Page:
Barleylands Bagot’s Contribute Towards Research Project

Here at Barleylands we are very proud to be recognised as an approved Rare Breeds Farm Park by the Rare Breed Survival Trust (RBST).

This means that we have a variety of different rare breed animals, including Wiltshire Horn Sheep and Berkshire Pigs. But today we want to tell you a bit more about the Bagot goat, and when we tell you they are an interesting breed – we are not kidding… (pun totally intended). The Bagot is believed to be Britain’s oldest breed of goat, with the first account being from a herd at the Blithfield Estate in Staffordshire owned by Sir John Bagot in 1389. Which means that they are an ancient breed!

The Bagot has large curved horns, a small to medium size build and long hair. They have a striking colour mixture. Their heads and forequarters are predominantly black and the hindquarters are predominantly white, which makes them stand out from the others.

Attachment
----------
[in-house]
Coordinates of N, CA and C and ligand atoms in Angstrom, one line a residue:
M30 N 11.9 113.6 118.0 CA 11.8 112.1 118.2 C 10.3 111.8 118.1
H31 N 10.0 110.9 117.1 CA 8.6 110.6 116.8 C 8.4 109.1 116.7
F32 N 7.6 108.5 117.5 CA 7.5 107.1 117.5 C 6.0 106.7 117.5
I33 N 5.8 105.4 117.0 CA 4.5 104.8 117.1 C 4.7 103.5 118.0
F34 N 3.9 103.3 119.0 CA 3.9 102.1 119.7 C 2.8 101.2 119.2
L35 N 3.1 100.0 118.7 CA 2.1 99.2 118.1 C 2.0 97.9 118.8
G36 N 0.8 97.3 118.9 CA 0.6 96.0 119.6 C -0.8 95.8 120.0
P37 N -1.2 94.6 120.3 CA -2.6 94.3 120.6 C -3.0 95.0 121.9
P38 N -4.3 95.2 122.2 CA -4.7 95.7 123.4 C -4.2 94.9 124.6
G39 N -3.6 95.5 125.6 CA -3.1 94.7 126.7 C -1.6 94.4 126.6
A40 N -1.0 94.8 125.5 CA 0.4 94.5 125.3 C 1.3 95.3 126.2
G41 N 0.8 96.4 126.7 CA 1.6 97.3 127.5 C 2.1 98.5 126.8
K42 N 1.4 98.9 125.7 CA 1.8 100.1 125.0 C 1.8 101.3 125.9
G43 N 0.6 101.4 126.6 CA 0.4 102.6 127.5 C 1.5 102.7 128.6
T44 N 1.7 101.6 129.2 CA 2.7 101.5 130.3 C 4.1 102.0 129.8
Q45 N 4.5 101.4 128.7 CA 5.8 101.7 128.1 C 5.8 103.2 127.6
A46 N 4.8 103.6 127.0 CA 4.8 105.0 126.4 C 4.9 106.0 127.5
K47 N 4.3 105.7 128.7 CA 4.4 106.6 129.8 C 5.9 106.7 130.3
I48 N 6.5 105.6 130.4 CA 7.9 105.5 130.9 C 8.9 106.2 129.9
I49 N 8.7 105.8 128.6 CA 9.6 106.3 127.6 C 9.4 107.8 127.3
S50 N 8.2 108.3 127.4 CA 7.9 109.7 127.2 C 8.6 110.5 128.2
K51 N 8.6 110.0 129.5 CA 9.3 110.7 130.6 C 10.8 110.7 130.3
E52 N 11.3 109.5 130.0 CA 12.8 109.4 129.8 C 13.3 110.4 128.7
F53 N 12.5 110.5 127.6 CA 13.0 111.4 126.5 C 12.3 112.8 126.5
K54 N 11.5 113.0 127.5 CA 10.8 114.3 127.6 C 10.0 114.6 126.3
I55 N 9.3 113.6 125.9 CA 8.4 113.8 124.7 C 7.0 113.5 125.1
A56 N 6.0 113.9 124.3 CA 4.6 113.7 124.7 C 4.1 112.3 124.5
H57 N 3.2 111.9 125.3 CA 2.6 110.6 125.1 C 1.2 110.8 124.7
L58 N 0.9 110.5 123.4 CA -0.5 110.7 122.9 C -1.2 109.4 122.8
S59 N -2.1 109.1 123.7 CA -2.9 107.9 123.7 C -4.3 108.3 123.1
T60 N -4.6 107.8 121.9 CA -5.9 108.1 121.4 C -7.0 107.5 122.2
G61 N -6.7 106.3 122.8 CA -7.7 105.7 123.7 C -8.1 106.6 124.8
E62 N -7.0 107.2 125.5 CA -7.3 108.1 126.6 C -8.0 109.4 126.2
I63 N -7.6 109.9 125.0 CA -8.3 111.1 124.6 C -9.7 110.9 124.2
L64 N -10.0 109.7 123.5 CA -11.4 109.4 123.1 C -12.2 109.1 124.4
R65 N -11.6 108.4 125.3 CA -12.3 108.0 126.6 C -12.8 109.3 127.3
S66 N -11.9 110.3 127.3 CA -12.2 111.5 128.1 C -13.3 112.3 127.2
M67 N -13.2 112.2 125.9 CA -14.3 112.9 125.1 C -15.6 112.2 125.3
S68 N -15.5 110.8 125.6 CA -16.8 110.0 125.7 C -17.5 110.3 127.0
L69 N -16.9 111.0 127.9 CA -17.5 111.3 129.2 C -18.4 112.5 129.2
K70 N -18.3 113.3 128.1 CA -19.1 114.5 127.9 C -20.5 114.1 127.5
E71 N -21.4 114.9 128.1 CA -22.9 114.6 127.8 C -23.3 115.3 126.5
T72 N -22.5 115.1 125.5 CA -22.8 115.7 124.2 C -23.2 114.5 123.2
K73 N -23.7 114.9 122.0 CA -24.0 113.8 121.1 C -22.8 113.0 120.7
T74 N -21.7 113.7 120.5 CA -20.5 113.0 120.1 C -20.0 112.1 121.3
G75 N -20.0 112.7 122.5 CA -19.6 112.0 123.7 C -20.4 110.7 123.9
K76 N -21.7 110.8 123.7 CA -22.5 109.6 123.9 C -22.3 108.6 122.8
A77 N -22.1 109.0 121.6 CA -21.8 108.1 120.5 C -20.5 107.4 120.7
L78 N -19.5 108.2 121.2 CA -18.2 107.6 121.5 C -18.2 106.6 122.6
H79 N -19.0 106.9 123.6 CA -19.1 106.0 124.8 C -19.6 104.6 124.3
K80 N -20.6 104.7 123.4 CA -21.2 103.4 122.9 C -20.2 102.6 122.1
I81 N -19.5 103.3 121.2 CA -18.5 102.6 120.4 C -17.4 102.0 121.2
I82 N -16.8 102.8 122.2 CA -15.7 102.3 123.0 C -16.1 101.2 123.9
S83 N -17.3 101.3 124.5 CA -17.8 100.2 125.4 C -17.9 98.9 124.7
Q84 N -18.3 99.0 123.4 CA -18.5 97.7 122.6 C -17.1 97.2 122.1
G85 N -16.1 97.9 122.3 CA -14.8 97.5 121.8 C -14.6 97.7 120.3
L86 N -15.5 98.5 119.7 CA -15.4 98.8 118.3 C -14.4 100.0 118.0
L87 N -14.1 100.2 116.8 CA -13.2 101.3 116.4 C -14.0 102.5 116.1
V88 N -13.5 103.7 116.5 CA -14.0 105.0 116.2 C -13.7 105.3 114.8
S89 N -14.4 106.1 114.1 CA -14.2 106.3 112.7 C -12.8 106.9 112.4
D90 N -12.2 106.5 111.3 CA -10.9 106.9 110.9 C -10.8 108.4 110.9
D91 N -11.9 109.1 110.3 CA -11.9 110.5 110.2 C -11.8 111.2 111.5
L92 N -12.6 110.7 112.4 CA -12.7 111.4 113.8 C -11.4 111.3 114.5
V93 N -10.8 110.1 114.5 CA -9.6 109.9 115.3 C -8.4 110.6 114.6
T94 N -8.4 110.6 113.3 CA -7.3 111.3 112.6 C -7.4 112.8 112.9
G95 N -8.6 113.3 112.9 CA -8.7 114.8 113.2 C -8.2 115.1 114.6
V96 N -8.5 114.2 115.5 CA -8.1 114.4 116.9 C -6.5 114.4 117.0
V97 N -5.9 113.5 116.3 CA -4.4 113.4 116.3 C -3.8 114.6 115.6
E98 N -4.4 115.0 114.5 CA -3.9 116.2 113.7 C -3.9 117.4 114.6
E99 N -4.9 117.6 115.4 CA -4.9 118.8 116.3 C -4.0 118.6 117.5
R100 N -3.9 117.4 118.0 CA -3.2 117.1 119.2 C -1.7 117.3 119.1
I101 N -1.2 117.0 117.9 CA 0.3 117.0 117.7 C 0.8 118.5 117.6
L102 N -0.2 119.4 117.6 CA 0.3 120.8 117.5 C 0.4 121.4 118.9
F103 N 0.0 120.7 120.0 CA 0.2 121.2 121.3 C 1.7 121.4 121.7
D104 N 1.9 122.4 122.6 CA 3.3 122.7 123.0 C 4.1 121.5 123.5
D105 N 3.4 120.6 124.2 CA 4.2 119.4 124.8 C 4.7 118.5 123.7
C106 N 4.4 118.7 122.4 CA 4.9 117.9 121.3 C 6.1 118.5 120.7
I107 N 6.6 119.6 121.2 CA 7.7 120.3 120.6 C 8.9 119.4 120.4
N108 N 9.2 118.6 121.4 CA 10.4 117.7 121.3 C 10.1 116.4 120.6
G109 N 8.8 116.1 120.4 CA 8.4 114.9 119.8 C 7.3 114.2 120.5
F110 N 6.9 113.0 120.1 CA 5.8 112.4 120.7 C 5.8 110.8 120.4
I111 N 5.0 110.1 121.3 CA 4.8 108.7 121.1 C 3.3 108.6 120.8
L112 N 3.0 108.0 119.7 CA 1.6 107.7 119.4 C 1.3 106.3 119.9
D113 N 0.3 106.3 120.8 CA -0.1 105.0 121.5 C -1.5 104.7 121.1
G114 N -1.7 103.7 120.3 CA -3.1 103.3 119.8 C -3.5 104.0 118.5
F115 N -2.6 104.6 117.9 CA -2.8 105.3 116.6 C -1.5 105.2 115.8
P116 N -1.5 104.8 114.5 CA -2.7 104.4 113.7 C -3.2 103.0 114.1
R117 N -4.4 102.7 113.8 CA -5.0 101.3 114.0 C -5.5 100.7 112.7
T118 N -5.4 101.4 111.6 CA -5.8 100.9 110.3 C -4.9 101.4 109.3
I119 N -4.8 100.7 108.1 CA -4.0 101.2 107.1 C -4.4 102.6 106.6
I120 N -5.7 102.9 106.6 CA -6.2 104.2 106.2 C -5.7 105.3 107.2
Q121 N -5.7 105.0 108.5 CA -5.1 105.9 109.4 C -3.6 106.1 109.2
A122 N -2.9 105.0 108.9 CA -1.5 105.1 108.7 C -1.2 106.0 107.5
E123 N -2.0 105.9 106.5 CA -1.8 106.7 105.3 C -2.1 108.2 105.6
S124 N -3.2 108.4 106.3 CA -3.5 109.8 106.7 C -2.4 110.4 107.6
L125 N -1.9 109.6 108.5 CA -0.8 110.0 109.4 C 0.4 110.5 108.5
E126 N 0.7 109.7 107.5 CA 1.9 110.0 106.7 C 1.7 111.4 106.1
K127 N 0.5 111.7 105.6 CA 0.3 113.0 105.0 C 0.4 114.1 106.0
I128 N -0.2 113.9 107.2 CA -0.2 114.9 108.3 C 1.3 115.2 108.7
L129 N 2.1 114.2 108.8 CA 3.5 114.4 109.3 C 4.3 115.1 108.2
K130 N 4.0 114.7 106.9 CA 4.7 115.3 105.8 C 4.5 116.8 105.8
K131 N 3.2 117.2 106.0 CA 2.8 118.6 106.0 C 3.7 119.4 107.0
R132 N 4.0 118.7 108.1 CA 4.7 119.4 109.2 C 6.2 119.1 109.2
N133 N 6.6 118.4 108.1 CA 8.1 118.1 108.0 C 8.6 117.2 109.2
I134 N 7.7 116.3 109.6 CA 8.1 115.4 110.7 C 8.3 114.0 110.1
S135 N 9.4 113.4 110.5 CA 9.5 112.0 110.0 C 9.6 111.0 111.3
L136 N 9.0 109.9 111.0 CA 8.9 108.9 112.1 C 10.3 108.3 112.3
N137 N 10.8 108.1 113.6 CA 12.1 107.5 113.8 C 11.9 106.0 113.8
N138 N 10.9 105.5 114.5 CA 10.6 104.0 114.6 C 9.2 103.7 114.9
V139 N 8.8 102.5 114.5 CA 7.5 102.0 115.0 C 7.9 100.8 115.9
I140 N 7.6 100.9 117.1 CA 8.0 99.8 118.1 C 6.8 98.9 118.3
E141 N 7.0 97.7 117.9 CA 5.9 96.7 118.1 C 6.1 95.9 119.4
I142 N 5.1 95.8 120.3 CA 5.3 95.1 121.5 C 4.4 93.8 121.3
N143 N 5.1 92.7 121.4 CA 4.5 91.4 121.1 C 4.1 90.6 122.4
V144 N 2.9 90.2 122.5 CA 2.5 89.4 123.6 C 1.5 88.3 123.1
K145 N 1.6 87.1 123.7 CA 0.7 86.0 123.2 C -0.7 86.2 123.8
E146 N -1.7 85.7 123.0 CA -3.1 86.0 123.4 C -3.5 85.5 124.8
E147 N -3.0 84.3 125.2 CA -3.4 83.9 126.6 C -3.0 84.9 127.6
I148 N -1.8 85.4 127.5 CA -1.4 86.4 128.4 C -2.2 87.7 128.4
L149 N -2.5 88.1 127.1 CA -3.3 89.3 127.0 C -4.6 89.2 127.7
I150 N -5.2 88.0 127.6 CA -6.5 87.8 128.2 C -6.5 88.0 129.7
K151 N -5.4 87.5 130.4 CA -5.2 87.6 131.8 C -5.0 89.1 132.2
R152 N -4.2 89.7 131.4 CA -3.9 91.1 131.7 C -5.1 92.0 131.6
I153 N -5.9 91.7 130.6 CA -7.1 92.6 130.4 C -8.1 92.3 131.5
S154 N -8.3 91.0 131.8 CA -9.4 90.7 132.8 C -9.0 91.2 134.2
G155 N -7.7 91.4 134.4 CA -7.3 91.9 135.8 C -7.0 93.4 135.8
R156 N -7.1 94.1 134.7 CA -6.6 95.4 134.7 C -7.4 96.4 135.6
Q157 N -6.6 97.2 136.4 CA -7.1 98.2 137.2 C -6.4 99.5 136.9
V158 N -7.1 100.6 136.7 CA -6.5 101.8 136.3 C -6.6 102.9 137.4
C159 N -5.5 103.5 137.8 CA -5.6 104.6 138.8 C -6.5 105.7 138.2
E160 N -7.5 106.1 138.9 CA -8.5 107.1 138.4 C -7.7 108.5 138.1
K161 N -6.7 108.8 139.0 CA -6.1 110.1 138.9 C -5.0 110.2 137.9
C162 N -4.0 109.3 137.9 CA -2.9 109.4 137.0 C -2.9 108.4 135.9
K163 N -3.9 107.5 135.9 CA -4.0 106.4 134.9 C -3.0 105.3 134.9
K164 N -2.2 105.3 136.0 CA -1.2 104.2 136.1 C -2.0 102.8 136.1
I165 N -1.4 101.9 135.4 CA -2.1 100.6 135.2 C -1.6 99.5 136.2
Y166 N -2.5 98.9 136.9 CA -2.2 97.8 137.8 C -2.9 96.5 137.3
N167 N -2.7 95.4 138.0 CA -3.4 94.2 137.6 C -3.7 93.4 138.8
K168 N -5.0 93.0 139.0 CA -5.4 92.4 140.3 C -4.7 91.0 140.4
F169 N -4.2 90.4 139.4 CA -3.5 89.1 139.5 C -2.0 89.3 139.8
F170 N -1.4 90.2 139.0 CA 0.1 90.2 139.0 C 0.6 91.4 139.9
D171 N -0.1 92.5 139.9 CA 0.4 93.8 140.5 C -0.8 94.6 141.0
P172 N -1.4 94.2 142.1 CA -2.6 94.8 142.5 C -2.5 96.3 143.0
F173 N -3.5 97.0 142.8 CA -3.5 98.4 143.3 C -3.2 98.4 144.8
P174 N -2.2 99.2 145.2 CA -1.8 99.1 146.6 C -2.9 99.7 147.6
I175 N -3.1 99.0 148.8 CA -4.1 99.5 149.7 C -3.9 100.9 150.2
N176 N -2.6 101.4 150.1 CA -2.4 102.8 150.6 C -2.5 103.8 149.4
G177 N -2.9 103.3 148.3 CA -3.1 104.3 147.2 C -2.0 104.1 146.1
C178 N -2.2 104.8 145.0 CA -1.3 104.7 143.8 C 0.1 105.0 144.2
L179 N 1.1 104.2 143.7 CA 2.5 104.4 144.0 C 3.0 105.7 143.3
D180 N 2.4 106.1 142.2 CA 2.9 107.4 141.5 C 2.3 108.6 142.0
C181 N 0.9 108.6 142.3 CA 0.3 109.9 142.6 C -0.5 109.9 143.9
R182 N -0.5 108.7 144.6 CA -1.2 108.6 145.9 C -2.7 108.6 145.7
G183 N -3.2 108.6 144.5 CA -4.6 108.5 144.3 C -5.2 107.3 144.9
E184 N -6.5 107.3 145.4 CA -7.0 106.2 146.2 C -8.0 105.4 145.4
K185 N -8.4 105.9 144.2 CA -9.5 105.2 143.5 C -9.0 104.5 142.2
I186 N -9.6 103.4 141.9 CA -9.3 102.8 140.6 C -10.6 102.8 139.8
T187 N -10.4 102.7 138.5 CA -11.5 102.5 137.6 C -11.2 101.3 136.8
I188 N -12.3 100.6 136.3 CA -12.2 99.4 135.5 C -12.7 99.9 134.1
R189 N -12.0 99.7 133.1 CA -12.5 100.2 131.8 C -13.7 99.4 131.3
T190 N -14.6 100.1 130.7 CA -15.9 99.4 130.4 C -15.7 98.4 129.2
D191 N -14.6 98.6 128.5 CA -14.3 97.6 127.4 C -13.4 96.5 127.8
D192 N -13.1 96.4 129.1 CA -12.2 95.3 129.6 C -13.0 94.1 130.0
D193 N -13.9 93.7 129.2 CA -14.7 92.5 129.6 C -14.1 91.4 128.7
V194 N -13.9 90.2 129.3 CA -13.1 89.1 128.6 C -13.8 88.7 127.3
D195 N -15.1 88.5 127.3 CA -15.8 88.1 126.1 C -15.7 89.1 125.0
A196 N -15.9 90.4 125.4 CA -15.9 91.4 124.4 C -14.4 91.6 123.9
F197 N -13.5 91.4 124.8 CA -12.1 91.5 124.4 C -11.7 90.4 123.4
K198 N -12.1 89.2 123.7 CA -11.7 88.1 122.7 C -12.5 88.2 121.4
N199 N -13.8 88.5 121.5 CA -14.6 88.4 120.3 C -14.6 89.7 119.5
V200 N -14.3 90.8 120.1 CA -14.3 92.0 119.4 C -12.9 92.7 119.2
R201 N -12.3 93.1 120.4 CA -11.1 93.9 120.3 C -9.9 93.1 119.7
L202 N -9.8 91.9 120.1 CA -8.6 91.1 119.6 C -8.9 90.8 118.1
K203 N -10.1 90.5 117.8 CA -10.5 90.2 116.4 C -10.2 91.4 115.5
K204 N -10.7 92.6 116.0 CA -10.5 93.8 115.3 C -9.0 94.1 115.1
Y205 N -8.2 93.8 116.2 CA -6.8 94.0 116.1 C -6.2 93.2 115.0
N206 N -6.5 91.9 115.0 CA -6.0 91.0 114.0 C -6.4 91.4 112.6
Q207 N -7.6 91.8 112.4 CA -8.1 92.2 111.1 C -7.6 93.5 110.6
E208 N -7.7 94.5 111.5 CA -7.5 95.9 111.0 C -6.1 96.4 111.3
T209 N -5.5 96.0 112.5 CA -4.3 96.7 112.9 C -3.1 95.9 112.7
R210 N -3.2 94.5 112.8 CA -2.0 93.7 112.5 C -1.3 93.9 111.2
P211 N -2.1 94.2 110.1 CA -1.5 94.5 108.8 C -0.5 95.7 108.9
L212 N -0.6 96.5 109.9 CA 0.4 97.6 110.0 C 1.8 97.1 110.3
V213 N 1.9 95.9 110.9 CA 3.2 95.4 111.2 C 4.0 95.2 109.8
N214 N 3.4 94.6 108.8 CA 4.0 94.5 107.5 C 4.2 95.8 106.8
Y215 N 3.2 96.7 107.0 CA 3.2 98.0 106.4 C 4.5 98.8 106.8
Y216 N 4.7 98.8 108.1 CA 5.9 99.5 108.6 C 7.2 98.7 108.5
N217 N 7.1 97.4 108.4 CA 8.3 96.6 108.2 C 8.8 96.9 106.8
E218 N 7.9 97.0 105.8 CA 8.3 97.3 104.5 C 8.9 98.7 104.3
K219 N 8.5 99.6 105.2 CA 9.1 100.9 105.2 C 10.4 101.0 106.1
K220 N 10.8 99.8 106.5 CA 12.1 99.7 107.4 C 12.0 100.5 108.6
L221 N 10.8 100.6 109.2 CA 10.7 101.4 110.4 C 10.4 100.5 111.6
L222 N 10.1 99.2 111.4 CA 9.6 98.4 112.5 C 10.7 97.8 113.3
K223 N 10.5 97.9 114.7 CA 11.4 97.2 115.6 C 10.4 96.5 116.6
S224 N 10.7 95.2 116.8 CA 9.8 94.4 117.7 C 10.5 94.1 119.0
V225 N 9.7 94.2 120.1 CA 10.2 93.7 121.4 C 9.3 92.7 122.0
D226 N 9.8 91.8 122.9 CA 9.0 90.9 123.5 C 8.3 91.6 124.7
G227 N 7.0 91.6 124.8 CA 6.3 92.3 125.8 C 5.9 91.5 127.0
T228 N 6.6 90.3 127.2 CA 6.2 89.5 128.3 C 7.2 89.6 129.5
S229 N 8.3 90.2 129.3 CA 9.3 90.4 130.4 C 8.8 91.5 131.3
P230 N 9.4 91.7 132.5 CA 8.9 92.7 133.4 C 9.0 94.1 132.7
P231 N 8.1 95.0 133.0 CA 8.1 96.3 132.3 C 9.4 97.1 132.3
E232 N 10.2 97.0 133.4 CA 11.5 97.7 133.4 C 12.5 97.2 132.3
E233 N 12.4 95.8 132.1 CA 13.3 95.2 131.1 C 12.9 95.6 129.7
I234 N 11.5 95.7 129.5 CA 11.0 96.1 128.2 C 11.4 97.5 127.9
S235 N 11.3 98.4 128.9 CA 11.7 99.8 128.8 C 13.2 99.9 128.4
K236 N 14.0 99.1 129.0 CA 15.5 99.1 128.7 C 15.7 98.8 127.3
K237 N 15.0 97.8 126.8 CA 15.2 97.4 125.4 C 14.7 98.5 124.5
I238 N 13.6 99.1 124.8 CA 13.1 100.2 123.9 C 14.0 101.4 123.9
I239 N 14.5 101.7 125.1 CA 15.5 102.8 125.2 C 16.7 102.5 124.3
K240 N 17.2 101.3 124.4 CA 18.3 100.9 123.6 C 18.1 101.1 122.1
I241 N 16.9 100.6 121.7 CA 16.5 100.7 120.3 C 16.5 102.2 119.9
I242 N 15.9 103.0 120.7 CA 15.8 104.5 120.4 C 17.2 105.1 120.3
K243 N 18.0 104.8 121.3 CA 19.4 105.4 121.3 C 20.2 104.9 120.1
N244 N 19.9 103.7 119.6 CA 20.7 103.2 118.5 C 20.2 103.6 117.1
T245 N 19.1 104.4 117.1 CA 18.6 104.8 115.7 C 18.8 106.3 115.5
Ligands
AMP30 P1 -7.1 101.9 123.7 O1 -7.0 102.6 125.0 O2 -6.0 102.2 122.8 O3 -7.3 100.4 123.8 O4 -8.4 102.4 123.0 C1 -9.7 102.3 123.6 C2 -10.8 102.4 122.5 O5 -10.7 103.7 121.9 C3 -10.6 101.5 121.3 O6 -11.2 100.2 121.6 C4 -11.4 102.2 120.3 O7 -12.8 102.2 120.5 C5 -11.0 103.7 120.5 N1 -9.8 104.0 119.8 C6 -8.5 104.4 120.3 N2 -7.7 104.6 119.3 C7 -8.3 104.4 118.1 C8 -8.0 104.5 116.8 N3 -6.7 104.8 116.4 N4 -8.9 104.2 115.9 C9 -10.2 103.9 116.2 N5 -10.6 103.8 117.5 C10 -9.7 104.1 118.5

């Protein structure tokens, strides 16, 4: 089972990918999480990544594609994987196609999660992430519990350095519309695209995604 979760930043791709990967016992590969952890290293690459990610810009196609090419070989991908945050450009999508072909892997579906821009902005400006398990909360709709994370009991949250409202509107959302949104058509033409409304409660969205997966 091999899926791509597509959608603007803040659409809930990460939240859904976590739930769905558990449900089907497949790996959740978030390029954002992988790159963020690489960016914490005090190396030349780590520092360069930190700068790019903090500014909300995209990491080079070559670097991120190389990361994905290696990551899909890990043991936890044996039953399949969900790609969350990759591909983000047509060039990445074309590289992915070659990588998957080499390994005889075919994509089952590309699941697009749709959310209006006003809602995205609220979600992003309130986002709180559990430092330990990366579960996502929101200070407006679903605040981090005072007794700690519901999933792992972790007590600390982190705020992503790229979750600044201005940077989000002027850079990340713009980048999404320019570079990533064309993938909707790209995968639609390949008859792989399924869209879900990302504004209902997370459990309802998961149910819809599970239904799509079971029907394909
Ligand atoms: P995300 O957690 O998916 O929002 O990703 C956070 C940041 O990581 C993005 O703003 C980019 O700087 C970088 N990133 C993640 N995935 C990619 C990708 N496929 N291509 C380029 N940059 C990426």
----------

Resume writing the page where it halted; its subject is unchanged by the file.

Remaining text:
The Bagot goat’s attractive appearance and fascinating character, together with its long history, has helped it to find favour with its supporters, who appreciate both the value and the importance of conserving one of our rarest native breeds. After more than 600 years of genetic isolation there is still a huge lack of information in the history of these goats.

Therefore we are delighted to be a part of the European Goat Project from Cardiff University. The project is looking at five UK breed’s of goats; Bagot, Golden Guernsey, Old English, Cheviot and English Goat to determine the origin of the UK Native goat breeds. To take part 20 goats from each breed were chosen, 6 of them from our own Bagot goat herd. These individual goats had a nose swab (a bit like a COVID test for humans) and a blood sample taken by our vet. The samples were then sent on to Italy for analysis. The results will take a little while to come through but it might help to explain the origin of each breed within the UK and potentially within Europe!

Watch this space for more information! To visit our goats click here.